Lowry: The Alliance to End Plastic Waste is a great example. It’s a coalition of more than 40 companies including brands, plastic and packaging producers and waste managers. It has committed $1.5 billion toward solving plastic pollution, focusing on scalable solutions for infrastructure, innovation, education and cleanups. While we’re just getting started, the companies involved, including Dow, are finding that there’s a lot we can learn from each other.

Houde: Walk me through this intersection between business and social sectors connecting with plastic waste issues.

Lowry: Let’s consider the example of Recycling for a Change, a program which Dow developed in concert with our partners Boomera (a BCorp) and NGO Fundación Avina in Brazil.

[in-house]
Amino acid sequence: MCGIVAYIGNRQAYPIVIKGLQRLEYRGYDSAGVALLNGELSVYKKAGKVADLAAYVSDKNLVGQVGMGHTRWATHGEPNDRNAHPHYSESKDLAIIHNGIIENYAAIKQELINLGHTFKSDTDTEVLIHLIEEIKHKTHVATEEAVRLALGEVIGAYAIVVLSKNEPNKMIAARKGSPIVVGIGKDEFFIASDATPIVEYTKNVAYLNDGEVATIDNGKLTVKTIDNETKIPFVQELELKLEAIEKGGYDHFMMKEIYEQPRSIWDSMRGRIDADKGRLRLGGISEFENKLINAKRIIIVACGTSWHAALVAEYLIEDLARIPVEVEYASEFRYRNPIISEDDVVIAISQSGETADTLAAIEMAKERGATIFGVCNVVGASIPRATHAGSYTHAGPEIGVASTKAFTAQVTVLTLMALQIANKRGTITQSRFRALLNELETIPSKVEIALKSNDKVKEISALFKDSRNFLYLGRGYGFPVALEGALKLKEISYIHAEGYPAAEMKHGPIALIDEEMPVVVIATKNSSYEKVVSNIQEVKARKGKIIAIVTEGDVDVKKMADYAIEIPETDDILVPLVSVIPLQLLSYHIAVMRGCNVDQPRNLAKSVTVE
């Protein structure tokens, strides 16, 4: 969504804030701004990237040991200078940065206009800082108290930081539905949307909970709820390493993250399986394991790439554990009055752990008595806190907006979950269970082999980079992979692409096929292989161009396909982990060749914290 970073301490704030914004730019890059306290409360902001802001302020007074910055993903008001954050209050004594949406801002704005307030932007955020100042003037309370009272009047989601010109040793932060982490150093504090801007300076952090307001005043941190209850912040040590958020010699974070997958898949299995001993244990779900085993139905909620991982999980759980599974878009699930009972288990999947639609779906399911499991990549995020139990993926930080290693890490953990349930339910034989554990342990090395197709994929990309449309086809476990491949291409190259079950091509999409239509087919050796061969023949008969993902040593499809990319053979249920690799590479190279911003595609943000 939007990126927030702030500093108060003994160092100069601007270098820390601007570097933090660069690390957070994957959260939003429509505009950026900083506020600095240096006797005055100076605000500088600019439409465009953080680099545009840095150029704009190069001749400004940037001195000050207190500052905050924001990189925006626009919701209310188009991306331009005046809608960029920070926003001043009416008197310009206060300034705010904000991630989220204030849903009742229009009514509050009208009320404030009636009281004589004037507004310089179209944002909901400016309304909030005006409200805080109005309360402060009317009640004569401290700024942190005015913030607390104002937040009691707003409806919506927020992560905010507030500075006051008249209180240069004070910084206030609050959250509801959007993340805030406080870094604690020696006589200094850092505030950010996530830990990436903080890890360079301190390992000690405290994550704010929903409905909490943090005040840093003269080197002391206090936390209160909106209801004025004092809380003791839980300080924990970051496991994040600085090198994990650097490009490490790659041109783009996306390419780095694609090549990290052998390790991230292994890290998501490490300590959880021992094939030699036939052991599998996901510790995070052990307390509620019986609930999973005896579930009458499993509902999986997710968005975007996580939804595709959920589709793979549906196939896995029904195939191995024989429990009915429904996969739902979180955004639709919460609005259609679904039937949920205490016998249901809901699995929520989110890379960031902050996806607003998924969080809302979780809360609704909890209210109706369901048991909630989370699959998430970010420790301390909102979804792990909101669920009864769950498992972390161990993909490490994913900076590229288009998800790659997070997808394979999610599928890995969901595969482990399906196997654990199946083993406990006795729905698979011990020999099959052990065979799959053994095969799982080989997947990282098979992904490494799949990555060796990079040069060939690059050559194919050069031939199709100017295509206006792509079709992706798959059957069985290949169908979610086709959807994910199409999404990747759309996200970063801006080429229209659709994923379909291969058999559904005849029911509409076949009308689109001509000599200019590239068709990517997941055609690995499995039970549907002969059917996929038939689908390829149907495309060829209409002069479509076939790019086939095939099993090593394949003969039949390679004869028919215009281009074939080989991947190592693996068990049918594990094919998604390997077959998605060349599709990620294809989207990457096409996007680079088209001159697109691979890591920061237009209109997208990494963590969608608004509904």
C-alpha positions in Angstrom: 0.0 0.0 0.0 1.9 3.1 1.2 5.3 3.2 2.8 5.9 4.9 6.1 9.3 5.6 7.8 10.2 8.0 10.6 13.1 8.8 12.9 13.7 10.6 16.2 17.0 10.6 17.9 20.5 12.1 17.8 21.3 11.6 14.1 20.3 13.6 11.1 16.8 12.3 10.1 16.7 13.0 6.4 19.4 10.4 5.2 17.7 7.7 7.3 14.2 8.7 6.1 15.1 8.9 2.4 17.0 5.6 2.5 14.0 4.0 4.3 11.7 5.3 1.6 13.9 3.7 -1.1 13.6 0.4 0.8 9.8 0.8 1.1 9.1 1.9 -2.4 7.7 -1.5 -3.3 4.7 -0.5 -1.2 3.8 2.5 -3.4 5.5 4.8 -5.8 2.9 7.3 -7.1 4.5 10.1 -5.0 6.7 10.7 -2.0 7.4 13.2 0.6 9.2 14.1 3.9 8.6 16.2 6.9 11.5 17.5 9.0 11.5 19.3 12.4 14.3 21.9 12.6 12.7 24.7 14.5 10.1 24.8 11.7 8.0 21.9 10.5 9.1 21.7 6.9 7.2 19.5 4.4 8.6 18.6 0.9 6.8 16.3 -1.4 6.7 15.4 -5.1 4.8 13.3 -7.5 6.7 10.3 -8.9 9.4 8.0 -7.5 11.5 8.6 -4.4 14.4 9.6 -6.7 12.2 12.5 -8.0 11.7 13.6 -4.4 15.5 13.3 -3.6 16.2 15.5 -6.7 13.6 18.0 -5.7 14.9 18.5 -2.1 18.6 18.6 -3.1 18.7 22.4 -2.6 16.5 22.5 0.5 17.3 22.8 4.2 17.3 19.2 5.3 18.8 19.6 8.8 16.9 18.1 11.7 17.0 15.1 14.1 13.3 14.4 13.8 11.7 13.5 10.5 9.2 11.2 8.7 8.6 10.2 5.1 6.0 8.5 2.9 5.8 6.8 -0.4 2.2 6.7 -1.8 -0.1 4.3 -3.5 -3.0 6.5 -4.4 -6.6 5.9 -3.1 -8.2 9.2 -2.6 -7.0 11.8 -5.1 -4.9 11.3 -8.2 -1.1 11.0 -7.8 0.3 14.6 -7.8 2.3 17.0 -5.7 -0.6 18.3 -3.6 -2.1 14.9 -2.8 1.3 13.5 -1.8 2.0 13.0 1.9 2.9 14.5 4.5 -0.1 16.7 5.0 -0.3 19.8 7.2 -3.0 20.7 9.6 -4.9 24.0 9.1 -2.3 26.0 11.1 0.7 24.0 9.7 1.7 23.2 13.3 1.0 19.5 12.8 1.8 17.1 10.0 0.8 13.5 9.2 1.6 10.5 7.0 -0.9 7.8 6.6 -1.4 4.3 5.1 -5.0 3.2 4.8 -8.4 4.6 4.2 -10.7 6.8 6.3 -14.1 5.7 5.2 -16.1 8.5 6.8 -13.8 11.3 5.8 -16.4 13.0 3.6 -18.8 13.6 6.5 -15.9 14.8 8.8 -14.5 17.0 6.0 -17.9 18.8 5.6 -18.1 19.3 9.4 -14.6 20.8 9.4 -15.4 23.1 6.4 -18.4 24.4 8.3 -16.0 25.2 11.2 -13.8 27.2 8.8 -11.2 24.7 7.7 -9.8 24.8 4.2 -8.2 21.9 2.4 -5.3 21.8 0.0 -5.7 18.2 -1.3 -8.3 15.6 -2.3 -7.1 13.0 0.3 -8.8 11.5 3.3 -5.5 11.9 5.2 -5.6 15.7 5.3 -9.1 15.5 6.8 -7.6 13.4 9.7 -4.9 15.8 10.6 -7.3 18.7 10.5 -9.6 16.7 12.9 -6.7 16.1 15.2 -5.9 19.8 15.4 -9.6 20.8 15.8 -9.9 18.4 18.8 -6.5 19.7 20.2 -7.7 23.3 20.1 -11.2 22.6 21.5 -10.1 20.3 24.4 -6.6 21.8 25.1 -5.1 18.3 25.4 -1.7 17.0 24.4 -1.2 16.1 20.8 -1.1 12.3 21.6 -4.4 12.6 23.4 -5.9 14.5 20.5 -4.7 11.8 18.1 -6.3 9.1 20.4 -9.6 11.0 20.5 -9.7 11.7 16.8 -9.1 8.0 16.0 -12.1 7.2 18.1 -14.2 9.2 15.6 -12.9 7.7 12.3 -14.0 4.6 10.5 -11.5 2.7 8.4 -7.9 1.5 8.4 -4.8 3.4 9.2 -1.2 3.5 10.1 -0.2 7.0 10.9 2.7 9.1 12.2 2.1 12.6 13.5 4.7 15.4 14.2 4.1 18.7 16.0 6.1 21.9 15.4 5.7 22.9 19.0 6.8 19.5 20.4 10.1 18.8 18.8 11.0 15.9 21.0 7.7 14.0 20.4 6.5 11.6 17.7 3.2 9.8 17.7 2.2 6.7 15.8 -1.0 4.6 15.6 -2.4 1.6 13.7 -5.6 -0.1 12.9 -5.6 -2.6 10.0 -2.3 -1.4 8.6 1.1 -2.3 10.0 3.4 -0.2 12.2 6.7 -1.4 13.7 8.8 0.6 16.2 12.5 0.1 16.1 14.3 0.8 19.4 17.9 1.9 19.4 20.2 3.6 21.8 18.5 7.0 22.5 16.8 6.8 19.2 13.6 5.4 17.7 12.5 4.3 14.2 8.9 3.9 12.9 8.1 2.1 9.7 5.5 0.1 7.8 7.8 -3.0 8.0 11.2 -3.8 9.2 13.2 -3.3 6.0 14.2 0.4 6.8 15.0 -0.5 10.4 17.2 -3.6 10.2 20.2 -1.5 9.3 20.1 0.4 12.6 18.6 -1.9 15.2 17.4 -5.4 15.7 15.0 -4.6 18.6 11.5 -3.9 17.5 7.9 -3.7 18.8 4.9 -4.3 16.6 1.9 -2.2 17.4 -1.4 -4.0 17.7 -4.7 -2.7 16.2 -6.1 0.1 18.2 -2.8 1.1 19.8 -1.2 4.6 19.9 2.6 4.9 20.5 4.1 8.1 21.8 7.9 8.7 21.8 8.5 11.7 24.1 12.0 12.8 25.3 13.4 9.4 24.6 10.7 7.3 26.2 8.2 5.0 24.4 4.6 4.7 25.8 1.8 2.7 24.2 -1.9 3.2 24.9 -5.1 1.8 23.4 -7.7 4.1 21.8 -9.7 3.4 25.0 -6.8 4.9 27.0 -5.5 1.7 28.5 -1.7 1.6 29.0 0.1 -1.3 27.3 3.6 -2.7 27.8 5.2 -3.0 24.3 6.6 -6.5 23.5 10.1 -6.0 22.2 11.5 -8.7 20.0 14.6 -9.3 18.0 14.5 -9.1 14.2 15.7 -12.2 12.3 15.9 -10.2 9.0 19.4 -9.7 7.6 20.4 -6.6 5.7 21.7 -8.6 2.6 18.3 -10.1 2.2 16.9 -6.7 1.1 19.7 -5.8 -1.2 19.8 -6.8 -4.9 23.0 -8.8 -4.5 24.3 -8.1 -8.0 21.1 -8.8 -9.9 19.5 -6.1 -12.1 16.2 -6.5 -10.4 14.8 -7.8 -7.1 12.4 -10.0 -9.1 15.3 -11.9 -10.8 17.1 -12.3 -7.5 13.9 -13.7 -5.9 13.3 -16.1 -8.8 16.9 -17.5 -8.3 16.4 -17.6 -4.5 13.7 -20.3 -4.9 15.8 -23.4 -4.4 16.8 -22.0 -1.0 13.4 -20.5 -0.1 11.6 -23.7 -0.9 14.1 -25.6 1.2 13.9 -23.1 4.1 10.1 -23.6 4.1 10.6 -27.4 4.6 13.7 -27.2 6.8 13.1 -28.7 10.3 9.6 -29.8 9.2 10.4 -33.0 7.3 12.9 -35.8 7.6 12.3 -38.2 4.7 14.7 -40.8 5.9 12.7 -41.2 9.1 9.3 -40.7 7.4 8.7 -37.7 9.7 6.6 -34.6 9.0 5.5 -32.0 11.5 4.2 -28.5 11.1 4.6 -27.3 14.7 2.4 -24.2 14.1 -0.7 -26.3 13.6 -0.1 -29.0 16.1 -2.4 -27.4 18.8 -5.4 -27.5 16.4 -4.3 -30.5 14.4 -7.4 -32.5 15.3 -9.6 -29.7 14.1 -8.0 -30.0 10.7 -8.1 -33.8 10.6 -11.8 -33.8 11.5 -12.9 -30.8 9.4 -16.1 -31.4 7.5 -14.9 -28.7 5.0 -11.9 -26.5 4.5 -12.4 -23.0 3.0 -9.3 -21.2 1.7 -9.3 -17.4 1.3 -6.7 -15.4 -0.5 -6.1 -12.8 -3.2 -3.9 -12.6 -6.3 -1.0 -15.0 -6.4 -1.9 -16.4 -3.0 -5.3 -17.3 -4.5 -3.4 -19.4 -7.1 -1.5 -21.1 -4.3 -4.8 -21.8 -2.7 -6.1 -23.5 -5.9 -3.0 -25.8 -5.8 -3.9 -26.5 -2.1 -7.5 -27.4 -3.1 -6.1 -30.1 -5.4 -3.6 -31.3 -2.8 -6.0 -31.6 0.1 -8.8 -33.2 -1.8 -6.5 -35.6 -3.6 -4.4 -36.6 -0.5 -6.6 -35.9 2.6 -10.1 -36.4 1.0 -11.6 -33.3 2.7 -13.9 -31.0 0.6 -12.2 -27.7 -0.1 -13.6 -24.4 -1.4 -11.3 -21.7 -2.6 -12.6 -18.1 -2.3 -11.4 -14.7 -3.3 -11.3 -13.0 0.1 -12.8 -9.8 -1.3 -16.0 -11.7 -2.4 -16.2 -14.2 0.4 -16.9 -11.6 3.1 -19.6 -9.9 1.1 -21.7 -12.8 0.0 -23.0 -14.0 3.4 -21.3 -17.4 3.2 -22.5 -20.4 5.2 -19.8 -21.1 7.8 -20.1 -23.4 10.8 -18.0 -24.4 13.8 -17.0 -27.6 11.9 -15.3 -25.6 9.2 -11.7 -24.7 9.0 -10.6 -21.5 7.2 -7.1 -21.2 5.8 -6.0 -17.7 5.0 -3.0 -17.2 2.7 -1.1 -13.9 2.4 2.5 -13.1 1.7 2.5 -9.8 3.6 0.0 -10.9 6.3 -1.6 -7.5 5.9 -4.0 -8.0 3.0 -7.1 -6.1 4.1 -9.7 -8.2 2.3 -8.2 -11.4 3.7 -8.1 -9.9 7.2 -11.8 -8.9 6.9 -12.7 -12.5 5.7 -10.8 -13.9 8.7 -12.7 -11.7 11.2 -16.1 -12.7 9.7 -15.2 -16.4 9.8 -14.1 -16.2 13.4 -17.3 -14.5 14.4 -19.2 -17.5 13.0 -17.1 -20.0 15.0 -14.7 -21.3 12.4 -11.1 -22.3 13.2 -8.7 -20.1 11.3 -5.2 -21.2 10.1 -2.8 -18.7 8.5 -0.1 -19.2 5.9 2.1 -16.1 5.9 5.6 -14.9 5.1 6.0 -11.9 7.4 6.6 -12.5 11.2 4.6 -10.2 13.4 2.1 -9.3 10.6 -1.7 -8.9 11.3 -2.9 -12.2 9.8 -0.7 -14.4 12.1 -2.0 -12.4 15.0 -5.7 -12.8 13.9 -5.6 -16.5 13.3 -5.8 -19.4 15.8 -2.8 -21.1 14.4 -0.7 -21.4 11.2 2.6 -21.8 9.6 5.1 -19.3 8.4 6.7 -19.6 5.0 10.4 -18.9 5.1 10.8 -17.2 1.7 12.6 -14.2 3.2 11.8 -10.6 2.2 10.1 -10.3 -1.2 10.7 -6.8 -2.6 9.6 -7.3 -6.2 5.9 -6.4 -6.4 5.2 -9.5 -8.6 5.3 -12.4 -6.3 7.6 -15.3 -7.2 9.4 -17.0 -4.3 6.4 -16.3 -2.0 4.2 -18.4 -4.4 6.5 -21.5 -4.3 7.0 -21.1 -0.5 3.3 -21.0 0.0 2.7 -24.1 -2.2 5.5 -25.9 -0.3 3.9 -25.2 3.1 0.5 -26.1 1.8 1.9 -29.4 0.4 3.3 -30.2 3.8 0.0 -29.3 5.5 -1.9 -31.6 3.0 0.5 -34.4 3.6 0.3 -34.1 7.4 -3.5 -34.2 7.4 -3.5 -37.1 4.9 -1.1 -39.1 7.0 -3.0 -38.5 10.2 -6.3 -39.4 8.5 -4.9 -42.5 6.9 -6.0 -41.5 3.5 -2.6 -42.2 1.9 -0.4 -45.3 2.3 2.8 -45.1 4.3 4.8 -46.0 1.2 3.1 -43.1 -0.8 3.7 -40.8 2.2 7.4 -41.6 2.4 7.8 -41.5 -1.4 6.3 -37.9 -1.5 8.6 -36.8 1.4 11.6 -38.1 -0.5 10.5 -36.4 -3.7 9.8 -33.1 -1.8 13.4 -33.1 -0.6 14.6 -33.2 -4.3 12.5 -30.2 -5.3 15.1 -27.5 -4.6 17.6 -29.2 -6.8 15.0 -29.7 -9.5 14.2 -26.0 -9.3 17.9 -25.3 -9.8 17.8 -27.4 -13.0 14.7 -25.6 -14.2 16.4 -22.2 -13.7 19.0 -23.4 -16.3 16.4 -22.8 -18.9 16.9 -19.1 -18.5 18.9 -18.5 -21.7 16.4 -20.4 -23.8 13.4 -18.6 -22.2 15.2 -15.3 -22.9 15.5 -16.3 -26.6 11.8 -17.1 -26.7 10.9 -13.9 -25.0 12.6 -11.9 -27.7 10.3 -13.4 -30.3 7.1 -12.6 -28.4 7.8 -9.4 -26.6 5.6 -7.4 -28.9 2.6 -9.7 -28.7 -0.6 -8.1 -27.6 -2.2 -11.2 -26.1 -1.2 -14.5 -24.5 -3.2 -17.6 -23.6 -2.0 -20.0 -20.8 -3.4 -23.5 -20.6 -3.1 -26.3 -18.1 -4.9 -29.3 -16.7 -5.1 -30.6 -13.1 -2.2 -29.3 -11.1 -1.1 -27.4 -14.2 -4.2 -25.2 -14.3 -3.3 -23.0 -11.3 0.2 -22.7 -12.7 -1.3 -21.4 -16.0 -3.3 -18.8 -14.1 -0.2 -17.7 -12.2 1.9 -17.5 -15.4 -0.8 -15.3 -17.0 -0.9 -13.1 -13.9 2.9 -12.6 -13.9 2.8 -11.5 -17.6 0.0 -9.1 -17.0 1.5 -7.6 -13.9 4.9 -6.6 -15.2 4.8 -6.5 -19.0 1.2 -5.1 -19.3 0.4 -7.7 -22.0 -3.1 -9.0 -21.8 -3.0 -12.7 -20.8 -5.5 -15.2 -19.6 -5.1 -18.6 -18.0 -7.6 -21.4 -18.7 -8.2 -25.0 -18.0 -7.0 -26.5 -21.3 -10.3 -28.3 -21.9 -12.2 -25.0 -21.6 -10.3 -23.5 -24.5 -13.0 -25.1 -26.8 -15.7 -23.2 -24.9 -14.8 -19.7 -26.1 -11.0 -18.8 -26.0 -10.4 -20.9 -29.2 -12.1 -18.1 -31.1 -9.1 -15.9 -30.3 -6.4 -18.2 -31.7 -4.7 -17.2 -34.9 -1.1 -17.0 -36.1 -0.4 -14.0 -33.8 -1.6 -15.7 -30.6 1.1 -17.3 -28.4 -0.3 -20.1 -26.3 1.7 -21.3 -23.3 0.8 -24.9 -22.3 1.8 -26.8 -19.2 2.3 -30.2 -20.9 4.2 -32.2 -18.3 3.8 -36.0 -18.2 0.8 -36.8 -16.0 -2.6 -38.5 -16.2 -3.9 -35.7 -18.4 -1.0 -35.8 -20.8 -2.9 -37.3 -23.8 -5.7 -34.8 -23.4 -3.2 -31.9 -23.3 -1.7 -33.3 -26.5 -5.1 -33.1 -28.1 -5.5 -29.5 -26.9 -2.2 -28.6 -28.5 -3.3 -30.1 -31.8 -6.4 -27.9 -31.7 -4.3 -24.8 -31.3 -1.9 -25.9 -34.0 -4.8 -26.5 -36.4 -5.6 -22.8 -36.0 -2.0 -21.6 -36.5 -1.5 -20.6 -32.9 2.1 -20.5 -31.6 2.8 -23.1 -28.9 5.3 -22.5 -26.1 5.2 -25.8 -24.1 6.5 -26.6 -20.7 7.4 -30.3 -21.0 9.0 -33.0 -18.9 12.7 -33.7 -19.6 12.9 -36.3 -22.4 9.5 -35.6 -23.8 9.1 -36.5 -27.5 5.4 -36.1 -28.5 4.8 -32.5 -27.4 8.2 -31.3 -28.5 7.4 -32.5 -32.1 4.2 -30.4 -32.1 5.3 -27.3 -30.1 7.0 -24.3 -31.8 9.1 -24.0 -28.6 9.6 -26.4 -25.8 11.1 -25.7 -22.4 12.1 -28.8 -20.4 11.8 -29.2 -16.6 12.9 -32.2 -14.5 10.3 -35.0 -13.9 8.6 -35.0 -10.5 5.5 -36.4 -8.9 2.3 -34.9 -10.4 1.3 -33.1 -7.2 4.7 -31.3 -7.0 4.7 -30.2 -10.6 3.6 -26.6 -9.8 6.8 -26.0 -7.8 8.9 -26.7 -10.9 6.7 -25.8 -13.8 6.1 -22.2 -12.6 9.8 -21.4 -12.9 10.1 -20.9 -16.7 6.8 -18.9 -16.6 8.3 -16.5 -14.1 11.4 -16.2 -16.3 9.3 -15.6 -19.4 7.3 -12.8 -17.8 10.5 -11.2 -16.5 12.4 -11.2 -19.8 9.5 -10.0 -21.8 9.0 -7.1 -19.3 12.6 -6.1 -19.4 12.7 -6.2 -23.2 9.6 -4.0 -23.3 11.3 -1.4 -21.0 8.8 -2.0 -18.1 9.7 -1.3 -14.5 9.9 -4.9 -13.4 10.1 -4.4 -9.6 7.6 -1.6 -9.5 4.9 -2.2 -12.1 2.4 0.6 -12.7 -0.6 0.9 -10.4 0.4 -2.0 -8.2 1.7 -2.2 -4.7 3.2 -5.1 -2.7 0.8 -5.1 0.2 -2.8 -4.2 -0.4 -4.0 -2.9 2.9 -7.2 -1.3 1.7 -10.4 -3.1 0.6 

Recycling for a Change uses a training, professional development and strategic support model that enables waste-picker cooperatives to become more sustainable and profitable while providing the highest quality materials to enhance the plastics recycling value chain.

Recycling for a Change supports local entrepreneurship and economically empowers individuals, families and communities. Halfway through the project so far, we’ve already seen a 70 percent improvement in productivity, a 50 percent increase in sales and an increase in workers’ monthly salaries above minimum wage.

Houde: What do these collaborations look like when framed with specific issue efforts such as food waste and plastics in nature?